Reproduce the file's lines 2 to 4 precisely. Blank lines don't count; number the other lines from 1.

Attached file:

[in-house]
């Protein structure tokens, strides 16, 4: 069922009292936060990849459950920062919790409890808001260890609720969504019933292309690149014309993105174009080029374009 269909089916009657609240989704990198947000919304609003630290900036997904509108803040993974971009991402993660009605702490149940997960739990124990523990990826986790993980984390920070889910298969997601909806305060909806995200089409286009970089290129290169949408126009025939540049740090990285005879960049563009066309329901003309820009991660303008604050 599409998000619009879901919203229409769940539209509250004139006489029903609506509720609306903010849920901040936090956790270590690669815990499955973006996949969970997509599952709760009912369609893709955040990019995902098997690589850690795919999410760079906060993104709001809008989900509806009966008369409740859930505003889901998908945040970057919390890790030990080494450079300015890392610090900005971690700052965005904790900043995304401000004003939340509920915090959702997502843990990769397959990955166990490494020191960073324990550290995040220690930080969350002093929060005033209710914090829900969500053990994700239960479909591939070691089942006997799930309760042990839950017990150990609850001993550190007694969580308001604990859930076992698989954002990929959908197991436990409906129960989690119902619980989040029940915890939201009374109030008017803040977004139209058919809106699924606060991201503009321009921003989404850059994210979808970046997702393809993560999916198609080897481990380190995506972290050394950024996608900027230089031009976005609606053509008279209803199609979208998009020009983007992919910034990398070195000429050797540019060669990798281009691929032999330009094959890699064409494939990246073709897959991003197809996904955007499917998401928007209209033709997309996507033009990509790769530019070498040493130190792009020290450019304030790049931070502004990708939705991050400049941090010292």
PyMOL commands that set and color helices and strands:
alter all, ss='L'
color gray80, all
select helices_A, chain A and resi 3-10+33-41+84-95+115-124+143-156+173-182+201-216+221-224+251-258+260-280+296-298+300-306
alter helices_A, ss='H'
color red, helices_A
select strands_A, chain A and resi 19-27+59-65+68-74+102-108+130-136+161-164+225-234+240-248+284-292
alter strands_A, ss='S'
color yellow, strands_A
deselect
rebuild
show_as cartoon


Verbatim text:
């Protein structure tokens, strides 16, 4: 069922009292936060990849459950920062919790409890808001260890609720969504019933292309690149014309993105174009080029374009 269909089916009657609240989704990198947000919304609003630290900036997904509108803040993974971009991402993660009605702490149940997960739990124990523990990826986790993980984390920070889910298969997601909806305060909806995200089409286009970089290129290169949408126009025939540049740090990285005879960049563009066309329901003309820009991660303008604050 599409998000619009879901919203229409769940539209509250004139006489029903609506509720609306903010849920901040936090956790270590690669815990499955973006996949969970997509599952709760009912369609893709955040990019995902098997690589850690795919999410760079906060993104709001809008989900509806009966008369409740859930505003889901998908945040970057919390890790030990080494450079300015890392610090900005971690700052965005904790900043995304401000004003939340509920915090959702997502843990990769397959990955166990490494020191960073324990550290995040220690930080969350002093929060005033209710914090829900969500053990994700239960479909591939070691089942006997799930309760042990839950017990150990609850001993550190007694969580308001604990859930076992698989954002990929959908197991436990409906129960989690119902619980989040029940915890939201009374109030008017803040977004139209058919809106699924606060991201503009321009921003989404850059994210979808970046997702393809993560999916198609080897481990380190995506972290050394950024996608900027230089031009976005609606053509008279209803199609979208998009020009983007992919910034990398070195000429050797540019060669990798281009691929032999330009094959890699064409494939990246073709897959991003197809996904955007499917998401928007209209033709997309996507033009990509790769530019070498040493130190792009020290450019304030790049931070502004990708939705991050400049941090010292």
PyMOL commands that set and color helices and strands:
alter all, ss='L'